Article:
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Mar. 28—Mention the town Newtonia and often the first things an area resident may mention are the Ritchey Mansion, the First and Second Battles of Newtonia or perhaps Belle Starr. All revolve around the home of Mathew Ritchey. But who was Mathew Ritchey?
Mathew H. Ritchey was born just east of Nashville, Tennessee, in Overton County to Abel and Mary Ritchey in 1813. His father was a farmer who died when Mathew was 4 years old. The family lived in Tennessee until 1829, when Ritchey and his mother moved to Illinois, where they lived for two years. They moved again to Missouri, crossing the Mississippi at St. Louis in a wagon drawn by a yoke of oxen. They traveled south eventually, arriving in Southwest Missouri in 1832 near the present location of Ritchey along Shoal Creek.
In 1835, he married Mary King, and the couple lived in a log cabin in the area near Ritchey. The next year, he became a constable of Barry County. (Newton County was not established until 1838.) His jurisdiction stretched over an area of 30 square miles. He became well known because of his office. He farmed and purchased land, eventually acquiring 1,000 acres. He and his wife had 10 children.
Move to Newtonia
The family moved 5 miles south, where he founded the town of Newtonia in 1854. He set up a grist mill there. He took part in establishing Newton College, housed in a two-story brick building. The nondenominational school was chartered in 1856.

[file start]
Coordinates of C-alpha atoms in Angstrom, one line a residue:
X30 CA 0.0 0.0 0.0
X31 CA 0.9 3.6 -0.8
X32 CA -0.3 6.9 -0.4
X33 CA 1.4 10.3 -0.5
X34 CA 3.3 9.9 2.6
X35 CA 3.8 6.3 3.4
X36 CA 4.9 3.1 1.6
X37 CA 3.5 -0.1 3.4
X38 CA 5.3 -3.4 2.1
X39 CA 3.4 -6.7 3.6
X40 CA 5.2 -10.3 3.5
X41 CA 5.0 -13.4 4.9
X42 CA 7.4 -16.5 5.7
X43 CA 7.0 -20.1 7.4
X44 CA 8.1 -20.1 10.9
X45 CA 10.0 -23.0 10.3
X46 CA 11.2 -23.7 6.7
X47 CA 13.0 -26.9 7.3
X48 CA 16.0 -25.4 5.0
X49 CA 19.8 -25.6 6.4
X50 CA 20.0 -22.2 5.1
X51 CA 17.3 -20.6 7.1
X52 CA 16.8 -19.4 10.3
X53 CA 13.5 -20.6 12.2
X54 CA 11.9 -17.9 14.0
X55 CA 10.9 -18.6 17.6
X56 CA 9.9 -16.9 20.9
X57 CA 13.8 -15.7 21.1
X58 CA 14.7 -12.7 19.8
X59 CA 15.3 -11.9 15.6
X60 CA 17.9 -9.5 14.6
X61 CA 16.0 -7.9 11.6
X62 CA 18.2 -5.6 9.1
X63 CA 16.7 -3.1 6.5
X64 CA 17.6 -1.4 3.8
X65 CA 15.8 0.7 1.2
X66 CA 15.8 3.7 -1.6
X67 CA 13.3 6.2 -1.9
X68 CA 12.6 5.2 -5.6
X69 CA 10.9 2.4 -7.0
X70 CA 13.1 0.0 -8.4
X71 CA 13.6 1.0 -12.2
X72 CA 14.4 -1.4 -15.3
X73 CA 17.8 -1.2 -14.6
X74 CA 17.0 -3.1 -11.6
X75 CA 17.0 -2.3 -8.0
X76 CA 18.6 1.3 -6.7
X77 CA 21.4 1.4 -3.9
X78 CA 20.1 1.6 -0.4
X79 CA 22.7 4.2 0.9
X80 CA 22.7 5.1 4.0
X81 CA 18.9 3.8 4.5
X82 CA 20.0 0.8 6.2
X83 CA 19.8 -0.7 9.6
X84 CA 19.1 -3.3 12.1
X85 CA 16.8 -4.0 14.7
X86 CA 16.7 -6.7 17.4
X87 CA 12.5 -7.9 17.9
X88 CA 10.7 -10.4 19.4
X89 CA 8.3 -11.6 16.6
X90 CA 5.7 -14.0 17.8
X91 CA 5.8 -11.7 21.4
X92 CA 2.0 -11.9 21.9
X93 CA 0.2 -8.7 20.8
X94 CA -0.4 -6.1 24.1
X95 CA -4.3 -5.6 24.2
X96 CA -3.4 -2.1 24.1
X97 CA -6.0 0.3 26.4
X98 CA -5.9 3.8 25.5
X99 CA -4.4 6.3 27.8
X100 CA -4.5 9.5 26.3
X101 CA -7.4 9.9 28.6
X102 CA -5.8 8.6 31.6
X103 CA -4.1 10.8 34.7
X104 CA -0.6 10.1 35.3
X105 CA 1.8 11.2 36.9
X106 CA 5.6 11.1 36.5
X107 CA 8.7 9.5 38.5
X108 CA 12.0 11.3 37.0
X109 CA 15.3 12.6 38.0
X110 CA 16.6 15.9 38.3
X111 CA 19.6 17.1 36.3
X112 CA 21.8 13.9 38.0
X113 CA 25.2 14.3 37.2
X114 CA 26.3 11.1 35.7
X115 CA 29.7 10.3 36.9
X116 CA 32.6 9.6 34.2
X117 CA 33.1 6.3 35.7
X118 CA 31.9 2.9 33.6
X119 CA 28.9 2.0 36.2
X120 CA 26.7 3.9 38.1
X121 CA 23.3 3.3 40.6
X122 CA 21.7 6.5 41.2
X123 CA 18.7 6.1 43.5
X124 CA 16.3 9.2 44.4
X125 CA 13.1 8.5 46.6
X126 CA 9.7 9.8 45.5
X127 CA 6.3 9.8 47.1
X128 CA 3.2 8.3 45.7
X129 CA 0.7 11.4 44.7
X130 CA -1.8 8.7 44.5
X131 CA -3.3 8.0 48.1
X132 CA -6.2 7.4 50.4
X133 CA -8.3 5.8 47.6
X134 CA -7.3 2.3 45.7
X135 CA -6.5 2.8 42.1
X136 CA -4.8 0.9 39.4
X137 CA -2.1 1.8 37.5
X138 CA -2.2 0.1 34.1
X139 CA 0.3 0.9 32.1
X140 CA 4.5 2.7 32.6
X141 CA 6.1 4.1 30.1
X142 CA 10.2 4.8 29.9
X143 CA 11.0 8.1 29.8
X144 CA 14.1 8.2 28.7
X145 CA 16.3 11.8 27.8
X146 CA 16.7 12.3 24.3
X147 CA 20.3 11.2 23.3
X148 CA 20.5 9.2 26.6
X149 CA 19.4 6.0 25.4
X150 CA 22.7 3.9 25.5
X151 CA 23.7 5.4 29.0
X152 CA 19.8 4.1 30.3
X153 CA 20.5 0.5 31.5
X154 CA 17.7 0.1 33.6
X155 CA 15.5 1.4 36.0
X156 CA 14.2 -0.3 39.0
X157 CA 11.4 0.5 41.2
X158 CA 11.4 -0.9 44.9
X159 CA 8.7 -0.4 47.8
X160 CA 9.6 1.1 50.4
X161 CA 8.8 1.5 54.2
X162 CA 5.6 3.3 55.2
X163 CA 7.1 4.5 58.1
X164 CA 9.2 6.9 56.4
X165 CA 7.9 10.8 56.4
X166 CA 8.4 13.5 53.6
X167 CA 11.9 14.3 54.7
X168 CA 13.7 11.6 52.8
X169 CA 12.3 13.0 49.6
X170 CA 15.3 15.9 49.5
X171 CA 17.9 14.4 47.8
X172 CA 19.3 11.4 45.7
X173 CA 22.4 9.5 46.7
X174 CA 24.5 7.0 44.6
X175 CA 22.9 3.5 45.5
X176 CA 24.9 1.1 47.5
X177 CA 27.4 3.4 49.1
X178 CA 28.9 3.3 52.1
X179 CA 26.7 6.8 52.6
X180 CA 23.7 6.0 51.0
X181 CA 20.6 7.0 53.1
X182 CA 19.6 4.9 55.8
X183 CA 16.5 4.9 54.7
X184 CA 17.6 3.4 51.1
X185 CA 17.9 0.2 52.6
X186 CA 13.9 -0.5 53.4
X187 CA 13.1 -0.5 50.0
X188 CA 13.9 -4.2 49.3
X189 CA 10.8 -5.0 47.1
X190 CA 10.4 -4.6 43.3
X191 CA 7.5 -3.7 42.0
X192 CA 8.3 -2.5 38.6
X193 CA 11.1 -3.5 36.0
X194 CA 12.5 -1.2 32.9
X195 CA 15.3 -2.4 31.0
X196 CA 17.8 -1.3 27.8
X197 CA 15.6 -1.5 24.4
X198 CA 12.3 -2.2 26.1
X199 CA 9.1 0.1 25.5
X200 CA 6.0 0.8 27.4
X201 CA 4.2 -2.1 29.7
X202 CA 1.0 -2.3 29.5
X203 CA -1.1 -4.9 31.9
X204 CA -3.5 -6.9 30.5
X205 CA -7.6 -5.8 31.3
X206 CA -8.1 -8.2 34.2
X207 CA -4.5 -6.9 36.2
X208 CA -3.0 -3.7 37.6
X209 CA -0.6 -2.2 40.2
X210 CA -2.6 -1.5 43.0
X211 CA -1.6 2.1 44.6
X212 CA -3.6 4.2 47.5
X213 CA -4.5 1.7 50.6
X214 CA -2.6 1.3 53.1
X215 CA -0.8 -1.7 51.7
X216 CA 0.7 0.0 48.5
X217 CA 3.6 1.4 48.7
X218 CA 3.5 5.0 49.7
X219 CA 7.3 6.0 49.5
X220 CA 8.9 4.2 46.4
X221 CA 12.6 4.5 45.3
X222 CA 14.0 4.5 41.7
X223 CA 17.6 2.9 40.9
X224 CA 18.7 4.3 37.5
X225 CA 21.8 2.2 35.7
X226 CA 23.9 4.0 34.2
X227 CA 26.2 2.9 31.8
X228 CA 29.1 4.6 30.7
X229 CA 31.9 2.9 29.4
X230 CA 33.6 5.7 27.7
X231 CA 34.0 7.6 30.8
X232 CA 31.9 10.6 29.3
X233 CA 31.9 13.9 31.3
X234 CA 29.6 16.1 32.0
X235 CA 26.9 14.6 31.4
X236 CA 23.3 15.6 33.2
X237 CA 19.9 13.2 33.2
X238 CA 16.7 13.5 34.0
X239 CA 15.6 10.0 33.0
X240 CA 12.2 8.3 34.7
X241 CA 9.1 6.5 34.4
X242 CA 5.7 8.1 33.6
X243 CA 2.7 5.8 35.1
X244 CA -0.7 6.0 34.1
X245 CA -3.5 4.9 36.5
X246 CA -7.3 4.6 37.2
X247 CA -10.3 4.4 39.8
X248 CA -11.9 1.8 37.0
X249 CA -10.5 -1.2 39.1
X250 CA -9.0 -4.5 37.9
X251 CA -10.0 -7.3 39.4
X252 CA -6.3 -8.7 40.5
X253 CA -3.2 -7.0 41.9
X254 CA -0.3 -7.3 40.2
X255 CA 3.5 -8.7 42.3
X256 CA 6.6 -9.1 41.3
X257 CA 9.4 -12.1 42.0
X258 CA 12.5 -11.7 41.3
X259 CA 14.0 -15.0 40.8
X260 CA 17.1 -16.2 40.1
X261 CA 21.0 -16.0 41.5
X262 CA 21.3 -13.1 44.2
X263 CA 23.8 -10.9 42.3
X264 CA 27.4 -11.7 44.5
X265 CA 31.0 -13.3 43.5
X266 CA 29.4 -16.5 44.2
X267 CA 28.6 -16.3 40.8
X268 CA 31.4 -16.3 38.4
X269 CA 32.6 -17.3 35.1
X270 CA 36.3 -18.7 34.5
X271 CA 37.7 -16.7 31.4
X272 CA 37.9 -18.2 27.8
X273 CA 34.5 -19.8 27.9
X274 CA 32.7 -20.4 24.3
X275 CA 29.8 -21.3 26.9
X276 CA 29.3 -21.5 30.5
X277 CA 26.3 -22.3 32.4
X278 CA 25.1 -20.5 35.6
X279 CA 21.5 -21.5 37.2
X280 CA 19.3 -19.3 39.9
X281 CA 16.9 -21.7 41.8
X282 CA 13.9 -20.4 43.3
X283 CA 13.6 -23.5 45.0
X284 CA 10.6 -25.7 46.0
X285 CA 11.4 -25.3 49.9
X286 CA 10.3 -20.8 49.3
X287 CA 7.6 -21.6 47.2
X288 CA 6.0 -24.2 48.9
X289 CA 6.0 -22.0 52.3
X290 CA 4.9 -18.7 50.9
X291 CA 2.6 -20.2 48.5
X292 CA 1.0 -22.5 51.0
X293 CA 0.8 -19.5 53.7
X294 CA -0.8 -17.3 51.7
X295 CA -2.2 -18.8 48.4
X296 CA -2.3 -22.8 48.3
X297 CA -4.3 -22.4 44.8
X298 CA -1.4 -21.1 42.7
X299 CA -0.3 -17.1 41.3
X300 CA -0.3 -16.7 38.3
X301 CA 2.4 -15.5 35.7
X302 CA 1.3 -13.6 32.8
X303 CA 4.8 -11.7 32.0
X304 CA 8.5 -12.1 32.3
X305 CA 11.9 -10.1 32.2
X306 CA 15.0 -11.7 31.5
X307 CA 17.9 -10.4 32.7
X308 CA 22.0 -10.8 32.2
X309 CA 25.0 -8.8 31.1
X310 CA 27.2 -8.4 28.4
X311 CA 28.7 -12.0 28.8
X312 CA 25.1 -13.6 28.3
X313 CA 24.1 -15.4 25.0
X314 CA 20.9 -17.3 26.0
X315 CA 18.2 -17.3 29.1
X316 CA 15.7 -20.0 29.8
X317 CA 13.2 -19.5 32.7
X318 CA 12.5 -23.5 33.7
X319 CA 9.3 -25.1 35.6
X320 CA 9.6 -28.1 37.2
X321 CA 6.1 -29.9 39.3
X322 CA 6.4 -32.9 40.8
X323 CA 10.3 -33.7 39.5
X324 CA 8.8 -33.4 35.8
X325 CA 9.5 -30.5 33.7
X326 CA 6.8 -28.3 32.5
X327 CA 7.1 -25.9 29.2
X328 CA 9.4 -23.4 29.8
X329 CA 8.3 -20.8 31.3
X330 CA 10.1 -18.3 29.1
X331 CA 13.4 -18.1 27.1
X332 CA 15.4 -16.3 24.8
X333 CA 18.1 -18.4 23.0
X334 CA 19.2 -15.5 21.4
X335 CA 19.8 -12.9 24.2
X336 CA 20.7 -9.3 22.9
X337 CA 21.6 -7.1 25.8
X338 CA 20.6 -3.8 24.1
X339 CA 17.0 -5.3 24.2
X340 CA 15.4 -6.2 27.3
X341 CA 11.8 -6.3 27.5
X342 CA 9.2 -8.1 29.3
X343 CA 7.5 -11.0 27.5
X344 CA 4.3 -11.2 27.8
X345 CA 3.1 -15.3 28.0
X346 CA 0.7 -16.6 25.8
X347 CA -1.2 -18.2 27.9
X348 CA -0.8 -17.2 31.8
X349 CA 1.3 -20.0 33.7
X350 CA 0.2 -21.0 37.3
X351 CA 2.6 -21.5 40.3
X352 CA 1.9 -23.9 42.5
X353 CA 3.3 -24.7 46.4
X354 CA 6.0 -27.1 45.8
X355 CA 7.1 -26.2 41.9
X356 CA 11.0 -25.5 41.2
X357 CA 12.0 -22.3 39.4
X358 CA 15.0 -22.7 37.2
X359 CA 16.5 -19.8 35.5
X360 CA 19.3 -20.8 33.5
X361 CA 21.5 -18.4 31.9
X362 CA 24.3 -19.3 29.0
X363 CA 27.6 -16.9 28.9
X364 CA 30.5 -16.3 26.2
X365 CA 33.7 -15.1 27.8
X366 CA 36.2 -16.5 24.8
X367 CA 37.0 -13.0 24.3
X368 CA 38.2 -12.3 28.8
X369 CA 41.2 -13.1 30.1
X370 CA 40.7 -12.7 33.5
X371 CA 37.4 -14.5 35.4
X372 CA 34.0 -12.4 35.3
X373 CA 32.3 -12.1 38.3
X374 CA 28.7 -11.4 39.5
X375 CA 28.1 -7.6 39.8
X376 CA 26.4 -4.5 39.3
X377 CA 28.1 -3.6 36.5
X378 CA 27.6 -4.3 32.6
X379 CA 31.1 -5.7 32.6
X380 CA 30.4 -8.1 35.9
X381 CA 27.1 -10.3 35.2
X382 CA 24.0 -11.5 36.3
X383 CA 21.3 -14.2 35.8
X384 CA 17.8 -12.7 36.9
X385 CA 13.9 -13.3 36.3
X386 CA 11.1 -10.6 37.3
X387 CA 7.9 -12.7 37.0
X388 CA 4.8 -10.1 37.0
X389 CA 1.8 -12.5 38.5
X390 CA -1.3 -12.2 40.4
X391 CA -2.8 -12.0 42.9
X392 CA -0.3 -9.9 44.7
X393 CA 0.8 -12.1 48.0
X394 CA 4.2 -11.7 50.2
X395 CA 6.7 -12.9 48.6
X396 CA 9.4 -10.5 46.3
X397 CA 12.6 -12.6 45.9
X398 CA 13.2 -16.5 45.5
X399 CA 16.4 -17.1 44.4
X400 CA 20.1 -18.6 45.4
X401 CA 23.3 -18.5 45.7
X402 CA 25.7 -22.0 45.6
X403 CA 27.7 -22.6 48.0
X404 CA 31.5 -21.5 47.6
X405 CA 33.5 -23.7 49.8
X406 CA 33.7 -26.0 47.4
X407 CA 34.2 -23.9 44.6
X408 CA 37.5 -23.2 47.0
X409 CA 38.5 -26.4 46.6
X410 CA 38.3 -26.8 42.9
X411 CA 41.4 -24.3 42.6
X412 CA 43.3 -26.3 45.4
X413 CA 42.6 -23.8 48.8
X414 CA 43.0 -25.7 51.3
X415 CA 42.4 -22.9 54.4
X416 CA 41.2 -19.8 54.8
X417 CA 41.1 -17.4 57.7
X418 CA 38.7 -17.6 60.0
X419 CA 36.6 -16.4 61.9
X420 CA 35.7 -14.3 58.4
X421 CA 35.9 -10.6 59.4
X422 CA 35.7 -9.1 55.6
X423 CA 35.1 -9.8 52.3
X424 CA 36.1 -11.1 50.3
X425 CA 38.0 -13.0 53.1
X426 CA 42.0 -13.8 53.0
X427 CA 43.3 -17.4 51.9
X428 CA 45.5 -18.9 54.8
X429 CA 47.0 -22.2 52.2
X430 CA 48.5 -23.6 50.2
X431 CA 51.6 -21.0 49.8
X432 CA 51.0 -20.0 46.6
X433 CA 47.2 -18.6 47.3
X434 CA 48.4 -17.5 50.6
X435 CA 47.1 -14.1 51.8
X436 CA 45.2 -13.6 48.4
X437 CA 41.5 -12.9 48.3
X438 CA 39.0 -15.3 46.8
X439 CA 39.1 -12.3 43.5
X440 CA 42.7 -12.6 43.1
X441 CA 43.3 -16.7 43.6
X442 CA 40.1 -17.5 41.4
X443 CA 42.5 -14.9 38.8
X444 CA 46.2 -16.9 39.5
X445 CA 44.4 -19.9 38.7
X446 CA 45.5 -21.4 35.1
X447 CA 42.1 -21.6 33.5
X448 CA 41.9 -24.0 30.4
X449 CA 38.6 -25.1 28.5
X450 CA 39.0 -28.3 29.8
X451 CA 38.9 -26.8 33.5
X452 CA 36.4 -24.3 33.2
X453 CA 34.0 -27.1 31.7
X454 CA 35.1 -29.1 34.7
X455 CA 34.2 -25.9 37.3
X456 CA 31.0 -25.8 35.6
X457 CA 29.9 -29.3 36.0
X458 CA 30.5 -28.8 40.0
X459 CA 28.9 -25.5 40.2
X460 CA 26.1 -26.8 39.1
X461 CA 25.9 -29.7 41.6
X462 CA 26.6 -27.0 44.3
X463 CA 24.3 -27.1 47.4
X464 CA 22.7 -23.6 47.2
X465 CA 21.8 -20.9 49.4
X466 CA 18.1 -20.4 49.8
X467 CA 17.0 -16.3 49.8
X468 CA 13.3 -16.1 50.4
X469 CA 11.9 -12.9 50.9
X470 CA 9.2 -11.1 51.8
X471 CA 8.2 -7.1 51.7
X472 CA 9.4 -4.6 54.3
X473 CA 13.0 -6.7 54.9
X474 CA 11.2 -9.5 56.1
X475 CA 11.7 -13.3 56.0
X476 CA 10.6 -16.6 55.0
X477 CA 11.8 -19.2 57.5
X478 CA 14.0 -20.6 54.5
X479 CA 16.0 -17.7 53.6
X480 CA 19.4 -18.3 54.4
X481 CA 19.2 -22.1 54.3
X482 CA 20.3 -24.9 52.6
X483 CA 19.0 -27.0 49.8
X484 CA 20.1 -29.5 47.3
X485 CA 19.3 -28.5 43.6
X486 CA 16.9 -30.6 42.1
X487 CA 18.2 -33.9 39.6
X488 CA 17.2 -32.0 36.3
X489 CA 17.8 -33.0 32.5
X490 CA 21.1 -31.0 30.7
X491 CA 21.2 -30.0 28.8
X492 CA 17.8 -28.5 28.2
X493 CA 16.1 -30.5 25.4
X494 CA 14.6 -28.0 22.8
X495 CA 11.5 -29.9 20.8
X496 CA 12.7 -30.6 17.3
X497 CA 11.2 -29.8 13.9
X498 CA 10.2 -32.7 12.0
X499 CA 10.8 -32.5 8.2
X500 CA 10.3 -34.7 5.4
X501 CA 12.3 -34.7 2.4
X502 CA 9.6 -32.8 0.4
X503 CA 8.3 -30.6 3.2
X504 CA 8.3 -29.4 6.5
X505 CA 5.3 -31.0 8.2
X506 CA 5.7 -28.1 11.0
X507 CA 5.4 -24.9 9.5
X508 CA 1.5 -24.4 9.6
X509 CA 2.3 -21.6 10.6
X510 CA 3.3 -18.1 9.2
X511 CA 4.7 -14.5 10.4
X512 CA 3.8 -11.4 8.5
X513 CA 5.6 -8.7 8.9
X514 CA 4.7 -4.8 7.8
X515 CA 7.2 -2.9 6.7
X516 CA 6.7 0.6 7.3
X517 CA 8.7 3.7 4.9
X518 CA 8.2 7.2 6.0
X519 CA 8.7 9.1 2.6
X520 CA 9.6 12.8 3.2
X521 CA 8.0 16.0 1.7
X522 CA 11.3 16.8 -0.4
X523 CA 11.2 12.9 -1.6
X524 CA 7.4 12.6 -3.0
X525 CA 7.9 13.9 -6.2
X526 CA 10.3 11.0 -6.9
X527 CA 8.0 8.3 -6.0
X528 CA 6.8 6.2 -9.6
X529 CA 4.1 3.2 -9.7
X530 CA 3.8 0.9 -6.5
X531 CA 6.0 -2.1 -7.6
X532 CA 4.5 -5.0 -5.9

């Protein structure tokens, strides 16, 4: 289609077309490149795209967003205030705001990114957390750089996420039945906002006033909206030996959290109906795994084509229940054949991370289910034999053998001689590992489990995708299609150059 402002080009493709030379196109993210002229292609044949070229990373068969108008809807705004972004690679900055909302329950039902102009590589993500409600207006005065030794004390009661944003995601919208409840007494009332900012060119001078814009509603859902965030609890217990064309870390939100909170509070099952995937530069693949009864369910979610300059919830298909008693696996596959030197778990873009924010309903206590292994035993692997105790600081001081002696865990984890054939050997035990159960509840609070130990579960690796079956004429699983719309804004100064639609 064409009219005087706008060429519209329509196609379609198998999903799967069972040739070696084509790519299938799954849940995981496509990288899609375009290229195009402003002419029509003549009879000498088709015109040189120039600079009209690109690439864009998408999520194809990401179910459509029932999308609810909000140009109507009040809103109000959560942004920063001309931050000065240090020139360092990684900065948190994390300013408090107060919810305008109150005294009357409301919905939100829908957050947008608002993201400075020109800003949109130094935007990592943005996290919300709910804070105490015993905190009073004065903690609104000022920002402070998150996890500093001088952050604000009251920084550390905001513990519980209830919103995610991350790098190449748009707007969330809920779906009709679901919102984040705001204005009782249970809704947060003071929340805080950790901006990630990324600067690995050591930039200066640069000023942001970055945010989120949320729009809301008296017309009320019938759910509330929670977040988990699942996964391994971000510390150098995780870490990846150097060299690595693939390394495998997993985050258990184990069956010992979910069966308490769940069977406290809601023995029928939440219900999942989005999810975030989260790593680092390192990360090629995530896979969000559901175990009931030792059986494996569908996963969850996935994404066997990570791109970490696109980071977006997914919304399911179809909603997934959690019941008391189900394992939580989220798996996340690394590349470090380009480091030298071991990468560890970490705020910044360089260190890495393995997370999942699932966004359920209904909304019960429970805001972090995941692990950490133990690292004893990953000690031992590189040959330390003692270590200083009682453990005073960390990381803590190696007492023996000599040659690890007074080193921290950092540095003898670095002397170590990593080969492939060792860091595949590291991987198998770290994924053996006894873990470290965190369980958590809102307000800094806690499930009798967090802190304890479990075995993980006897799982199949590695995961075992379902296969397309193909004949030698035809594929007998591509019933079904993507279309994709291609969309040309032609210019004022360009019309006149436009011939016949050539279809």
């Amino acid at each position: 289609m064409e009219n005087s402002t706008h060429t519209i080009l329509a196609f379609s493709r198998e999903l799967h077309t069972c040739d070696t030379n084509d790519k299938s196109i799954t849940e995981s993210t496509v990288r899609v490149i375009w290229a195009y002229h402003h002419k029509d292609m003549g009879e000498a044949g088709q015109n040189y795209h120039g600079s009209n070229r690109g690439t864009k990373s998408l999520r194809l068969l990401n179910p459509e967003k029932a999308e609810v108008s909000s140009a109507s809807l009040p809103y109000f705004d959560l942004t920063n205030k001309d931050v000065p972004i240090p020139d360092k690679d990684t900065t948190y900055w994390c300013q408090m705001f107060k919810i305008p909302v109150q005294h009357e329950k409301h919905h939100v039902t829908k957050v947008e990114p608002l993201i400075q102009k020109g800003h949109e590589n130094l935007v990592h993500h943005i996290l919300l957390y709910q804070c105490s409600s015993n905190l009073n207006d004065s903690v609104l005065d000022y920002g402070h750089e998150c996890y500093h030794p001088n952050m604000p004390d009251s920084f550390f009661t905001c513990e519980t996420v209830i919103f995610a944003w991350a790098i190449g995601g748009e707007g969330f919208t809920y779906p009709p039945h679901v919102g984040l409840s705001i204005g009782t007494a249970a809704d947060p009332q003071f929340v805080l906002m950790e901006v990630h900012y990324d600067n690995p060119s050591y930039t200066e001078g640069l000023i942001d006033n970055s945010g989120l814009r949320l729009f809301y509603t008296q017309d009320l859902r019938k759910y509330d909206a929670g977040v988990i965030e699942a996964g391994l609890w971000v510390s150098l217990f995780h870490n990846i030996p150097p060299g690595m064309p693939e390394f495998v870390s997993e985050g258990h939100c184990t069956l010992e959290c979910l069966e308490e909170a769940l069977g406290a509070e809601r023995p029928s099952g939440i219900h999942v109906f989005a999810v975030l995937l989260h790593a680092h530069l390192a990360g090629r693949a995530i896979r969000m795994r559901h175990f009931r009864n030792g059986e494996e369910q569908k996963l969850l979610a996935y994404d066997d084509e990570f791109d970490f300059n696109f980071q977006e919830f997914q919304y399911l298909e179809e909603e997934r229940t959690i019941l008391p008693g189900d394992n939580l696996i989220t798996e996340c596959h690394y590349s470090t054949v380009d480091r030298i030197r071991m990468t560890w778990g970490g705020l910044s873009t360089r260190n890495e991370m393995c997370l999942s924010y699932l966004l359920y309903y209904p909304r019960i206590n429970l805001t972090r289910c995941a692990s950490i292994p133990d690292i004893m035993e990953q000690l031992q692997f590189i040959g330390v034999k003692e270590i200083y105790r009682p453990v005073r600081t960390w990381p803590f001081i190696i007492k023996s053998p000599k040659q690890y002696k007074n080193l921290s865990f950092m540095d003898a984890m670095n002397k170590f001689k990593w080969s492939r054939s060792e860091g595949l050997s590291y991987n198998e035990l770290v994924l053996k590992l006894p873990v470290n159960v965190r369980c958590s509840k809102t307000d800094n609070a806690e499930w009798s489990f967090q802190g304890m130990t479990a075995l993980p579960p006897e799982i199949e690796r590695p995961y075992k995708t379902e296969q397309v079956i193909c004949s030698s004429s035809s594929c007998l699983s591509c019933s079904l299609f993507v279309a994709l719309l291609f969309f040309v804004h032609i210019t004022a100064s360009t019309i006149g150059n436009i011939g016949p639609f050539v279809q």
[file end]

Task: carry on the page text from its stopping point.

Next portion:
While a staunch Unionist, Ritchey owned slaves. In 1851 his slaves, brought from Tennessee, worked for two years building his Newtonia home of sun-dried and kiln-fired brick. The cost was $400, an impressive sum for that time.
According to its Historic Place application, the slaves "molded the bricks and hand-whittled the lathe. The doors are sturdy pine slabs and the floors, five brick thick in places, rest upon hewn logs, supported by great slabs of limestone deep underground. The house has five great fireplaces and that it might have been built to please a woman seems evident in the no less than two great storage closets that are a part of every room. Each room is built to stand as proud and independently as the man who ordered its building. Each room would stand unharmed if all the adjacent rooms were destroyed."
Ritchey was elected as a county judge prior to his election to the state Legislature in 1854, representing Newton County. He served for one term before the Civil War.
He was an active Democrat and Unionist. When the state convention was convened to decide whether to secede from the Union, he was chosen as a delegate.
Despite much opposition, he voted to remain in the Union.
Once the war began, he enrolled in the Missouri militia. He served as a paymaster with the rank of major, though that meant he was not often in Newtonia during the war. His oldest son, James, served as a secret service agent for the Union Army until September 1862, when he enlisted in the 76th Cavalry Regiment of the Enrolled Missouri Militia, which he commanded.